The easiest way to keep yourself from falling into gimmicky behaviour is to remind yourself what the purpose is of this particular channel. As you click to open your app, close your eyes for a second and think, "Ahh, twitter: microblog site." Not, "Ahh, twitter: somewhere to post endless links to off-site articles." Or, "Ahh, instagram: pictorial storytelling app." Not, "Ahh, instagram: place to post flyers about sales." 

And of course: "Ahh, LinkedIn: Business networking and news site." That's it. Stop there. Stop. Right now. I mean it. You want to share a self-congratulatory anecdote, in paragraph fragments? Awesome; go build a blog where you can abuse the English language and your readers' patience at will. But let's please stop abusing our social media channels with gimmicks that only serve to water down the value of the channels overall.

 

7 Things Leaders Can Do to Lose All Their Star Players

Unhappy employee

Advice writers love to give advice on how to be a leader--and usually the ideal they present is completely unrealistic. Instead of trying to envision ourselves as leaders with Buddha-like patience and Stephen Covey-like planning skills, let's take a look at some easy pitfalls that even a new or less-skilled manager can avoid.

7 Ways to Lose Your Key Players:

1. Promote All the Wrong People.

Maybe your star player is the person everyone trusts to find solutions, or maybe they're the person that everyone knows will pick up the slack on any given project, or maybe they're the best at bringing the team together. Whatever the case may be, your team will notice if and when you promote someone else above their defacto chosen leader, and the end result can be a loss of more than one disenfranchised team member.

2. Don't Give a Flip About What Your Stars Care About.

Yep, it may seem silly to go to the CEO because your star player really wants new office chairs, or to reprint an entire project because one of the chapters just doesn't meet your star's personal standards; but there's a sound reason to get on board with their frustrations. Showing them that you care on the things that really irk them can be a great way to build a genuine sympatico, a great sense of loyalty, and it can help bank you some credit for the next time you need your star's backing on an issue of your own.

3. Fail to Compensate or Reward. 

After all the candy bars and pinball machines have lost their shine, there's really just two ways that a company shows its appreciation for productivity: compensation, and title. Providing your star with the title they've earned shows that you're willing to publicly declare your satisfaction with their work; compensating accordingly shows you're not just talking the talk.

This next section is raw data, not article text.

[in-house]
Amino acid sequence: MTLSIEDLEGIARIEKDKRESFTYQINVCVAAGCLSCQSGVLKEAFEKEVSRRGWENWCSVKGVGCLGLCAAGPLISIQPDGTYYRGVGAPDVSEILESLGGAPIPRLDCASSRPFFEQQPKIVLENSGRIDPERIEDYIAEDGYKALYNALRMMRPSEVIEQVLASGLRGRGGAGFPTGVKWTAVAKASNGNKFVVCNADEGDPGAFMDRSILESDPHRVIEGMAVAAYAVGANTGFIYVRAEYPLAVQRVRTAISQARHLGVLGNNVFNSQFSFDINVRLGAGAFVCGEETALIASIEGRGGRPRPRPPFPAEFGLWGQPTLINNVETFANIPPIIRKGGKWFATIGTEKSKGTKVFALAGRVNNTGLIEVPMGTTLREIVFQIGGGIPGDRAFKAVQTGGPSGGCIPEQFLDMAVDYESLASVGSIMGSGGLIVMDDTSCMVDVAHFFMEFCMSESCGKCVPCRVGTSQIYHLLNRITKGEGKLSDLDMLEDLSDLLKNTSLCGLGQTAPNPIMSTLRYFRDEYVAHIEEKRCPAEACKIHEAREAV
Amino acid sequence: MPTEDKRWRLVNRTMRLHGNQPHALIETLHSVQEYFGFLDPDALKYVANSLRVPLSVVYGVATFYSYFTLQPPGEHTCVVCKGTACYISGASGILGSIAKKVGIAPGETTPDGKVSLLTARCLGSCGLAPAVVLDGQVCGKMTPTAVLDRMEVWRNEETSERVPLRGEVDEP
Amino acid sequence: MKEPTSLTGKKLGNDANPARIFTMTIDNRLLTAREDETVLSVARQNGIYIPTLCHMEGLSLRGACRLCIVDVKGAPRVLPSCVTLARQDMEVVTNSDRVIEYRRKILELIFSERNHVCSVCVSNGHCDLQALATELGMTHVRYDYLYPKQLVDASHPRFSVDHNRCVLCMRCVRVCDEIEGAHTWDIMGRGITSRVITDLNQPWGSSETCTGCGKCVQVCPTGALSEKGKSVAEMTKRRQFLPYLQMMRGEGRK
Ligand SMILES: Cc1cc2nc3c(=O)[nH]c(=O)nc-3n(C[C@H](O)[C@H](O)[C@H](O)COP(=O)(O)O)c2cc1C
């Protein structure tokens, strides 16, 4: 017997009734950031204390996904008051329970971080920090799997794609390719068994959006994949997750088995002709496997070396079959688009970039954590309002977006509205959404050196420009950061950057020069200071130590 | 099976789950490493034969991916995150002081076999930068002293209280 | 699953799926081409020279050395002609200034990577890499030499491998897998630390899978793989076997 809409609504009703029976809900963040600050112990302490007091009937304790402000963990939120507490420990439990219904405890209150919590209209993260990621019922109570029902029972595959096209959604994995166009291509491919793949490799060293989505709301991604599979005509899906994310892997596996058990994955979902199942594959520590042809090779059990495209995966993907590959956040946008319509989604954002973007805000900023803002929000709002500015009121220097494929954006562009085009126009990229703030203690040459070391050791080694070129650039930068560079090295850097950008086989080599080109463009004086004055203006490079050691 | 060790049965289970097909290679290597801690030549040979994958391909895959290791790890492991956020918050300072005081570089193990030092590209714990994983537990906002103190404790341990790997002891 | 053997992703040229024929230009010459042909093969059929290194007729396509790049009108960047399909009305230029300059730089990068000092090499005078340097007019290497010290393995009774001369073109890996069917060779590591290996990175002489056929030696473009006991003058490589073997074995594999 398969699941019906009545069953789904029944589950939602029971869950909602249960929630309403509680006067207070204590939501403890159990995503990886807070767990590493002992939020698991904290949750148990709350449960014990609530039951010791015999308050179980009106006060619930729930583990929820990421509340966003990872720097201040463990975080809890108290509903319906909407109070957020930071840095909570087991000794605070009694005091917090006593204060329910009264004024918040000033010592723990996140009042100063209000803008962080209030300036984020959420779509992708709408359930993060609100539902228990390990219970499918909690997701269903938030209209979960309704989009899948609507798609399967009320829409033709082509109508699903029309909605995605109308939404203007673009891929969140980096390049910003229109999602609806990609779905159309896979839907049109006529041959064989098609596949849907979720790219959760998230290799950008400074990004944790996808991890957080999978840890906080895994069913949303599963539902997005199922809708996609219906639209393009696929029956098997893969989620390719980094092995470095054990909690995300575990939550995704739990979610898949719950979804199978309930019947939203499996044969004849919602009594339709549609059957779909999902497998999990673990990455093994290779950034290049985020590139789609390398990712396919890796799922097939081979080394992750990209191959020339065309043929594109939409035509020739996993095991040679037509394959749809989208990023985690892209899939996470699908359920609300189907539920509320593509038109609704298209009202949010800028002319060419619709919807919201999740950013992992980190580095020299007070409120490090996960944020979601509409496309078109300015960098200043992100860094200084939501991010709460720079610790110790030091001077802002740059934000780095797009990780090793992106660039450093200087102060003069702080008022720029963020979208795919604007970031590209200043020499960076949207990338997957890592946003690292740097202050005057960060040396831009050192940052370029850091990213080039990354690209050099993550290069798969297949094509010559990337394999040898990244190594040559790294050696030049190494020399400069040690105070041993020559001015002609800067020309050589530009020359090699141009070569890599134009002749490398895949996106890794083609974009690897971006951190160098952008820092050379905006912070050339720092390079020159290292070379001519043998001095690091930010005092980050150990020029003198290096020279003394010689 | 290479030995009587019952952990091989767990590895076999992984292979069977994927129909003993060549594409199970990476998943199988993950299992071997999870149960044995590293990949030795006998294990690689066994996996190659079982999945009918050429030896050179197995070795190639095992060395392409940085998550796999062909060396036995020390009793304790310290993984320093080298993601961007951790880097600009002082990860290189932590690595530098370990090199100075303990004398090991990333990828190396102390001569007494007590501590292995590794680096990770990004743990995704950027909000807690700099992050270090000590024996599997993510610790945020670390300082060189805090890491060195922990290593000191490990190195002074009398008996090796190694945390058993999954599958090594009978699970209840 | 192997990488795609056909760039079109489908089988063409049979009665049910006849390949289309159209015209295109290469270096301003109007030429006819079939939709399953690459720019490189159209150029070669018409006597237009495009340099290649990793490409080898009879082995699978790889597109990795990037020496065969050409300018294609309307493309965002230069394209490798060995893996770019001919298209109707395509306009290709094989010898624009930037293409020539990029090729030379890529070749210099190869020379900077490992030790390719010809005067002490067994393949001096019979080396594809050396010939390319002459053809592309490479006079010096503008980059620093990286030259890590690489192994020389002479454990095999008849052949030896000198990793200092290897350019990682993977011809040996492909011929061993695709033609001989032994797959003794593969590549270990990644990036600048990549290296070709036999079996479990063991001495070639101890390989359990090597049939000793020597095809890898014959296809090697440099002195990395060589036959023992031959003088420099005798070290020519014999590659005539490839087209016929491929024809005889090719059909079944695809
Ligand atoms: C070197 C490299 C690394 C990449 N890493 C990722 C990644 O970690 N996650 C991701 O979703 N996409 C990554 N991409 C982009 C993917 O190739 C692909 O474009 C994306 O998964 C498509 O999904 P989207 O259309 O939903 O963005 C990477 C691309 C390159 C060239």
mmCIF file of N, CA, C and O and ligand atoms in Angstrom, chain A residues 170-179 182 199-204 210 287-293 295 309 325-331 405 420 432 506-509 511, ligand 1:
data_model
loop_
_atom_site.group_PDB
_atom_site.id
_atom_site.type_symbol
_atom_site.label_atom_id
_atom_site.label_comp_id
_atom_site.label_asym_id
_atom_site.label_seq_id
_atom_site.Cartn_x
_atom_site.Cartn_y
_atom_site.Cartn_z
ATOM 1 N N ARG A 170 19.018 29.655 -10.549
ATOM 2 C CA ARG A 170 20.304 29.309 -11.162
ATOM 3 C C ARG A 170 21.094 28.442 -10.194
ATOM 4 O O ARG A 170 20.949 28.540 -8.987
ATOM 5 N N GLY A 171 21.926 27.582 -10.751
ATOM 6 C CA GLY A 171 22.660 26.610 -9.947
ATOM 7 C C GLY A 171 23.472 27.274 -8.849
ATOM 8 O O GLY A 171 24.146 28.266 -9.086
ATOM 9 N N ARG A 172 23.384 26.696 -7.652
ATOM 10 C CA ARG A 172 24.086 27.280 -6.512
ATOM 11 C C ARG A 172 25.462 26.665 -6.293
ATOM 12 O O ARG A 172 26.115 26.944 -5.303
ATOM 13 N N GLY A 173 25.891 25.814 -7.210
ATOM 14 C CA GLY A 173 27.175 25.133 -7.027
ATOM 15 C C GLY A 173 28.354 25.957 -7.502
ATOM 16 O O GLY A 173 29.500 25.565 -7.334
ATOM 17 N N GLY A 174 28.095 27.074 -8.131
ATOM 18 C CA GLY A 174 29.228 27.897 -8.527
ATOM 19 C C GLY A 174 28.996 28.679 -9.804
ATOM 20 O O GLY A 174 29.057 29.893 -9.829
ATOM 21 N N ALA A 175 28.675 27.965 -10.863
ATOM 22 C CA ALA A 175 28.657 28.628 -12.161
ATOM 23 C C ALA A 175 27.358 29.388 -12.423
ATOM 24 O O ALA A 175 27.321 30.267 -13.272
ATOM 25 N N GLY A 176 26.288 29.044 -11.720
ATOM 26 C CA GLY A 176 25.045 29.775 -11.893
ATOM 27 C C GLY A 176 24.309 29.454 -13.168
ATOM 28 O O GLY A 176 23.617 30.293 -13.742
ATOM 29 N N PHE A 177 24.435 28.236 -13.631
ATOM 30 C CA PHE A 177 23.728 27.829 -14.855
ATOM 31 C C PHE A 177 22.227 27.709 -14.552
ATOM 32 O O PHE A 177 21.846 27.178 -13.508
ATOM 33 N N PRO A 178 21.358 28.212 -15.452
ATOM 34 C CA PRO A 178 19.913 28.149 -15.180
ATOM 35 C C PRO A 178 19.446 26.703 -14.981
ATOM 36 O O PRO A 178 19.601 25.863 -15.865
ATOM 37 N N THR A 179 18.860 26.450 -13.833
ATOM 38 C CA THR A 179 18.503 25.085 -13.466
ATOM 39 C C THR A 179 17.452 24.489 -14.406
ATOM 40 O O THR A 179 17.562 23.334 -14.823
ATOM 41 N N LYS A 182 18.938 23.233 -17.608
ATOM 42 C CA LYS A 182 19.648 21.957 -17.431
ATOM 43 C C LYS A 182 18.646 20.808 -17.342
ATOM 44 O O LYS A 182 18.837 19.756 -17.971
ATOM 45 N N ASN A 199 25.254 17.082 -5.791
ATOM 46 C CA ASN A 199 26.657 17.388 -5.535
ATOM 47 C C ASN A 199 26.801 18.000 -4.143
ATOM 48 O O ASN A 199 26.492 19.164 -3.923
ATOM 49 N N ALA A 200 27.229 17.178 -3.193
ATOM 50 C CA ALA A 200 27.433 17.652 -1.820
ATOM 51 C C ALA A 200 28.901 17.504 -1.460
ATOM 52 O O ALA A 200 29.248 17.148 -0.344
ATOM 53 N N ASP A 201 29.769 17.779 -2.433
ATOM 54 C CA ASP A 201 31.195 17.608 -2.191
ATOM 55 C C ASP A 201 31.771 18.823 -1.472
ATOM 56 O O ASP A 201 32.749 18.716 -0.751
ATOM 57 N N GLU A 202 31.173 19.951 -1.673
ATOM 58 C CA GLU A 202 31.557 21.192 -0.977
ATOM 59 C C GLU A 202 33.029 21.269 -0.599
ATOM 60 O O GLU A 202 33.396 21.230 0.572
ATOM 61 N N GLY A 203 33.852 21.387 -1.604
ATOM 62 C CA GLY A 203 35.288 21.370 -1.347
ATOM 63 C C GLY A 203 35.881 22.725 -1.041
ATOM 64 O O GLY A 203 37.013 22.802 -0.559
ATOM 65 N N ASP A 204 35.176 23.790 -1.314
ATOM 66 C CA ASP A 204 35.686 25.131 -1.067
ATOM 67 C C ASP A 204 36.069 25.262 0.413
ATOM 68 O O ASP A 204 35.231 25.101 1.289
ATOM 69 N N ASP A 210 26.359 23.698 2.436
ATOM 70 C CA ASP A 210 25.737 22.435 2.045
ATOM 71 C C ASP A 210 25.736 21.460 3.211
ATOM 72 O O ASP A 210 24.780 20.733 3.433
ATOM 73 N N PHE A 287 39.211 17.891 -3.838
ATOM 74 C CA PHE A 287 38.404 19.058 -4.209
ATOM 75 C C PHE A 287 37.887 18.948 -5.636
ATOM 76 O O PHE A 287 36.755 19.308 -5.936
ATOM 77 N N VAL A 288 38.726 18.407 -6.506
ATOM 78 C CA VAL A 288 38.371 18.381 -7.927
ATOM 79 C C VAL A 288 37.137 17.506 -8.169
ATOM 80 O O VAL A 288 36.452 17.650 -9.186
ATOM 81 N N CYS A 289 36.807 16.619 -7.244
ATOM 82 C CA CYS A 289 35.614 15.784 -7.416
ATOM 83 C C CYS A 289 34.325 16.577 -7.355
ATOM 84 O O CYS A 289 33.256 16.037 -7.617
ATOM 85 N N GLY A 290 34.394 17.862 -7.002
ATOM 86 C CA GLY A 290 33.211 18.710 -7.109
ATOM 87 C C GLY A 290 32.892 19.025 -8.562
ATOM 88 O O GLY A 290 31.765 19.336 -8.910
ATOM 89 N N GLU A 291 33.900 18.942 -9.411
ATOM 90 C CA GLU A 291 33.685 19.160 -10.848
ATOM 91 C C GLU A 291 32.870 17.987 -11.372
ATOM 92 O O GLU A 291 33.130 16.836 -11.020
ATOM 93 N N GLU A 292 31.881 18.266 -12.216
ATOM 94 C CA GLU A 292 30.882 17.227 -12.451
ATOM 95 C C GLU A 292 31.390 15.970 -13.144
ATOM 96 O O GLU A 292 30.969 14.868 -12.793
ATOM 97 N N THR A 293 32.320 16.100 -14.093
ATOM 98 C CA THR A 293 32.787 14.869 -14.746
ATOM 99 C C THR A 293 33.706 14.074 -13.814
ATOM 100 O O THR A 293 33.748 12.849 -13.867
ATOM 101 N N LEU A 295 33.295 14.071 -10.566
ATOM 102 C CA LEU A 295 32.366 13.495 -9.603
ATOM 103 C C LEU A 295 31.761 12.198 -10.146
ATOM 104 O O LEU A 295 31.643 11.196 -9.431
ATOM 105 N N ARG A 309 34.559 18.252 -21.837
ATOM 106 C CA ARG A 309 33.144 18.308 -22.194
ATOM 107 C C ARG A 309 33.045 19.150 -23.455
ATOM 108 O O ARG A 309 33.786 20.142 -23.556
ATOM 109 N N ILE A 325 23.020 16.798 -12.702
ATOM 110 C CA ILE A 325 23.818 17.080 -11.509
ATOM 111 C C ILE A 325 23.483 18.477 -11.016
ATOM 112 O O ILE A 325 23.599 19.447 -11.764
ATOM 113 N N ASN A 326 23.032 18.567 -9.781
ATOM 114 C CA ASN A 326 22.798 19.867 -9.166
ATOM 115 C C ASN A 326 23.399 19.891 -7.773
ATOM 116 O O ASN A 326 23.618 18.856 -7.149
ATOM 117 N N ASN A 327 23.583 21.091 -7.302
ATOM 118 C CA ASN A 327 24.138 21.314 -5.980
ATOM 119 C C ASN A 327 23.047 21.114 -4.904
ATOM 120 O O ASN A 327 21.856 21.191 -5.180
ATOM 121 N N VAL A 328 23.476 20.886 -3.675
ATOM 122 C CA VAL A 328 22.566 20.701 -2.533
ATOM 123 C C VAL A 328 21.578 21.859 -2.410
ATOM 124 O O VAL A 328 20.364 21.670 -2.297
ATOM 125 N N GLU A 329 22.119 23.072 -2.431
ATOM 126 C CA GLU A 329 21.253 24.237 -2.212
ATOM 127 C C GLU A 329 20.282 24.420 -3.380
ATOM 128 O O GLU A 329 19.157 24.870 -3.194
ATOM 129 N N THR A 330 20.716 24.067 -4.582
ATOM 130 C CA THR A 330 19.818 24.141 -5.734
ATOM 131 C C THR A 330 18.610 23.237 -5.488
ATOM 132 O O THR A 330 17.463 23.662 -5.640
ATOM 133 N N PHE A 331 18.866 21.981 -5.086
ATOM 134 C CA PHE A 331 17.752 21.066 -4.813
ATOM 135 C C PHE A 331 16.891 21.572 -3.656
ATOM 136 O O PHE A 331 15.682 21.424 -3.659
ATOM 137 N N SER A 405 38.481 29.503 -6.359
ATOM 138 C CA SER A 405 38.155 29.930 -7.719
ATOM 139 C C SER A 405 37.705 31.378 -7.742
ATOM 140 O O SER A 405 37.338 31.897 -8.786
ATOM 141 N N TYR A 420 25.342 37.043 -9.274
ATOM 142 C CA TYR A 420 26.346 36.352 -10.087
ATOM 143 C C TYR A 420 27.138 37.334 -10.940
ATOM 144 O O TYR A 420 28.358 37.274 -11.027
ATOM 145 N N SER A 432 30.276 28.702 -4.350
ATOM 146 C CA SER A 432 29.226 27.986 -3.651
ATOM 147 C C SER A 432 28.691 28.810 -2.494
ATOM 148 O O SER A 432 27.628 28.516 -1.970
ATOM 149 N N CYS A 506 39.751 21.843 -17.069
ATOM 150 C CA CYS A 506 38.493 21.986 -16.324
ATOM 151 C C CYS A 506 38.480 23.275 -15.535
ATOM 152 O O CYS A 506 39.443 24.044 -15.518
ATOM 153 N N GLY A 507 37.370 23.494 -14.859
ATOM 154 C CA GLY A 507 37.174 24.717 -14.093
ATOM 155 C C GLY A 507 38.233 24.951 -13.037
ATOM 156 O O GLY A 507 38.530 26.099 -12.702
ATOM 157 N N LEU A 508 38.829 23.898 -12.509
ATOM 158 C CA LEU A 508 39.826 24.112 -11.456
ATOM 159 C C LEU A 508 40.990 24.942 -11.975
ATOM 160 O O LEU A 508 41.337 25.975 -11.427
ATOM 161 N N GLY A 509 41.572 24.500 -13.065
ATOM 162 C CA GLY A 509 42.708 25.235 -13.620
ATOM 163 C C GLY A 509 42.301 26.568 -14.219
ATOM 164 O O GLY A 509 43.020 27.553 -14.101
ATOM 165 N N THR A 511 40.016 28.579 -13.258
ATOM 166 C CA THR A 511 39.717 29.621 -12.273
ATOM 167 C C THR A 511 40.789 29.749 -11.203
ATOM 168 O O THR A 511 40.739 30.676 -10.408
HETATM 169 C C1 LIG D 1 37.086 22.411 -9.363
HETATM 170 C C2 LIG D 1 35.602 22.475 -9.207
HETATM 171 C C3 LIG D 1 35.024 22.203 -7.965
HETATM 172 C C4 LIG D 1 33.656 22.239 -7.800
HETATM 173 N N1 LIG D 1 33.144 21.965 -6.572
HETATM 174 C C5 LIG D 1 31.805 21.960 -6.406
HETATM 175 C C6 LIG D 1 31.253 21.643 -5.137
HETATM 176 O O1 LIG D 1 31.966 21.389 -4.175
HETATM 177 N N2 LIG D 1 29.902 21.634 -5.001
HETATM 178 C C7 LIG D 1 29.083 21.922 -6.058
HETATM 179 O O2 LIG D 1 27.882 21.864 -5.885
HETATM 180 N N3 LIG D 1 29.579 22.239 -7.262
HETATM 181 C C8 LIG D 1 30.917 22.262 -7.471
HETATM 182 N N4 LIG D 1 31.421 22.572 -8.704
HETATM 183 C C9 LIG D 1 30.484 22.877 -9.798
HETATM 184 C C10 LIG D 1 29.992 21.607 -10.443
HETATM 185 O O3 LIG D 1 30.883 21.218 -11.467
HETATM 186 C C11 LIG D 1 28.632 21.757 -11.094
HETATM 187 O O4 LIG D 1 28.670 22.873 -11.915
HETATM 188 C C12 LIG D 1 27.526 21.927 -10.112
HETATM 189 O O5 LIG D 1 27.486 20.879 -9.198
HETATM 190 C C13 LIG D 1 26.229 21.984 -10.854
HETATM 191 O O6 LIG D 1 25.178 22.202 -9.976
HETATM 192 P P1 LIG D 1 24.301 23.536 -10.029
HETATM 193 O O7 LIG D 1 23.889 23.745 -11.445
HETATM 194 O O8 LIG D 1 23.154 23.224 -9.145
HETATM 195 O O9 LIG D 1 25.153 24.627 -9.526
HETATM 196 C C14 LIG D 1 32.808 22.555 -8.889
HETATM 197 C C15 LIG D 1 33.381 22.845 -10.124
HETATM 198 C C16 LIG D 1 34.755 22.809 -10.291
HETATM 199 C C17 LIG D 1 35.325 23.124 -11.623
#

4. Actually believe that Executive-Level Dilemmas Are Relevant to Their Daily Lives. 

There's very little decision-making at the top of the food chain that ultimately affects the daily activities or pain points of your staff. Represent your team with the execs as they talk about mission statements and five year visions; but make sure you spend more of your time listening to the things that actually help or hinder daily production. 

5. Refuse to Praise.

When the heat is on and crisis hits your company, all the monetary compensation and grandiose titles won't stop your star player from checking out...but your enthusiastic accolades may make it feel like all the sweat was worth it because the efforts were truly appreciated.

6. Work Less (or Less Seriously) Than They Do.

If your star is sending you weekend emails trying to iron out that last-minute client request but you're just not getting back to them, you'll likely end up with a star that loses momentum. And lost momentum usually means a loss of focus, and a wandering eye...over to your competitor, perhaps. You've basically got two choices here: either adapt their workload so they, too, can take weekends off; or up your own game and jump into some of the overtime--it'll go faster with two heads, anyway.

7. Be Reactive Instead of Proactive When Problems Arise.

Your star is likely highly attuned to the ebb and flow of the workplace. If he can see how important a problem is but you seem to keep putting off a solution for another time, you may lose his confidence. Not only will he get tired of watching problems spiral out of control, he'll also start to worry about his name being associated with your reactionary errors. That's a surefire way to see him heading for the door.

In all, it's Easier to Avoid Sins Than to Be a Saint.

Maintaining your star team members may not make you a 'perfect leader', but it's a helluva good place to start. In the end, you may not be the best meeting facilitator or the next Dale Carnegie, but with some minor effort you can at least avoid scaring off your best players. Your team is what makes you look good, so take good care of your achievers and they'll keep making you shine.